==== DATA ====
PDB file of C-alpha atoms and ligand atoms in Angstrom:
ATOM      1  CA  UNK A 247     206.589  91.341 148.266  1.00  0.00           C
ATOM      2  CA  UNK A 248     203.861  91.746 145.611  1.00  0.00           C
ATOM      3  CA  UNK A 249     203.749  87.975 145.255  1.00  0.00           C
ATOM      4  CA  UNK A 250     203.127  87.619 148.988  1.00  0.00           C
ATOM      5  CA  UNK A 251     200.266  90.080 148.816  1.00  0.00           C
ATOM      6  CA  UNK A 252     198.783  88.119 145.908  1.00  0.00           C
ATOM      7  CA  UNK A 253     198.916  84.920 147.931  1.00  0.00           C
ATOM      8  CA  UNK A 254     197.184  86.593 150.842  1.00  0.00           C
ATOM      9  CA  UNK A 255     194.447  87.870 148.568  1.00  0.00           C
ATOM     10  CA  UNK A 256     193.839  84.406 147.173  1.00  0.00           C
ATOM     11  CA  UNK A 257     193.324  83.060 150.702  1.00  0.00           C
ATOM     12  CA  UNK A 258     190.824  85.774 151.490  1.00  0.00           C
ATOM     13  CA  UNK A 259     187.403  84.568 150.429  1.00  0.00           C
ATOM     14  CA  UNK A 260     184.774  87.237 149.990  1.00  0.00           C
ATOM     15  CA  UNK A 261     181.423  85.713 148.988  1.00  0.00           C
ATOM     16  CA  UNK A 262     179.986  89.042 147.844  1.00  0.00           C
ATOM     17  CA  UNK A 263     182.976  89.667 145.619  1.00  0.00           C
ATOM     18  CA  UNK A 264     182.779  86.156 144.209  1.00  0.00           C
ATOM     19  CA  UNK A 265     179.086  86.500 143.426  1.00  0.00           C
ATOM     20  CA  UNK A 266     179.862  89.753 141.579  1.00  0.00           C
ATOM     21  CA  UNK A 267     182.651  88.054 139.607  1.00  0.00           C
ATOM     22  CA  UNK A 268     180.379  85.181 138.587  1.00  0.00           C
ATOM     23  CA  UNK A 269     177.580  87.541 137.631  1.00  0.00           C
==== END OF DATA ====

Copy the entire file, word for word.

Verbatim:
PDB file of C-alpha atoms and ligand atoms in Angstrom:
ATOM      1  CA  UNK A 247     206.589  91.341 148.266  1.00  0.00           C
ATOM      2  CA  UNK A 248     203.861  91.746 145.611  1.00  0.00           C
ATOM      3  CA  UNK A 249     203.749  87.975 145.255  1.00  0.00           C
ATOM      4  CA  UNK A 250     203.127  87.619 148.988  1.00  0.00           C
ATOM      5  CA  UNK A 251     200.266  90.080 148.816  1.00  0.00           C
ATOM      6  CA  UNK A 252     198.783  88.119 145.908  1.00  0.00           C
ATOM      7  CA  UNK A 253     198.916  84.920 147.931  1.00  0.00           C
ATOM      8  CA  UNK A 254     197.184  86.593 150.842  1.00  0.00           C
ATOM      9  CA  UNK A 255     194.447  87.870 148.568  1.00  0.00           C
ATOM     10  CA  UNK A 256     193.839  84.406 147.173  1.00  0.00           C
ATOM     11  CA  UNK A 257     193.324  83.060 150.702  1.00  0.00           C
ATOM     12  CA  UNK A 258     190.824  85.774 151.490  1.00  0.00           C
ATOM     13  CA  UNK A 259     187.403  84.568 150.429  1.00  0.00           C
ATOM     14  CA  UNK A 260     184.774  87.237 149.990  1.00  0.00           C
ATOM     15  CA  UNK A 261     181.423  85.713 148.988  1.00  0.00           C
ATOM     16  CA  UNK A 262     179.986  89.042 147.844  1.00  0.00           C
ATOM     17  CA  UNK A 263     182.976  89.667 145.619  1.00  0.00           C
ATOM     18  CA  UNK A 264     182.779  86.156 144.209  1.00  0.00           C
ATOM     19  CA  UNK A 265     179.086  86.500 143.426  1.00  0.00           C
ATOM     20  CA  UNK A 266     179.862  89.753 141.579  1.00  0.00           C
ATOM     21  CA  UNK A 267     182.651  88.054 139.607  1.00  0.00           C
ATOM     22  CA  UNK A 268     180.379  85.181 138.587  1.00  0.00           C
ATOM     23  CA  UNK A 269     177.580  87.541 137.631  1.00  0.00           C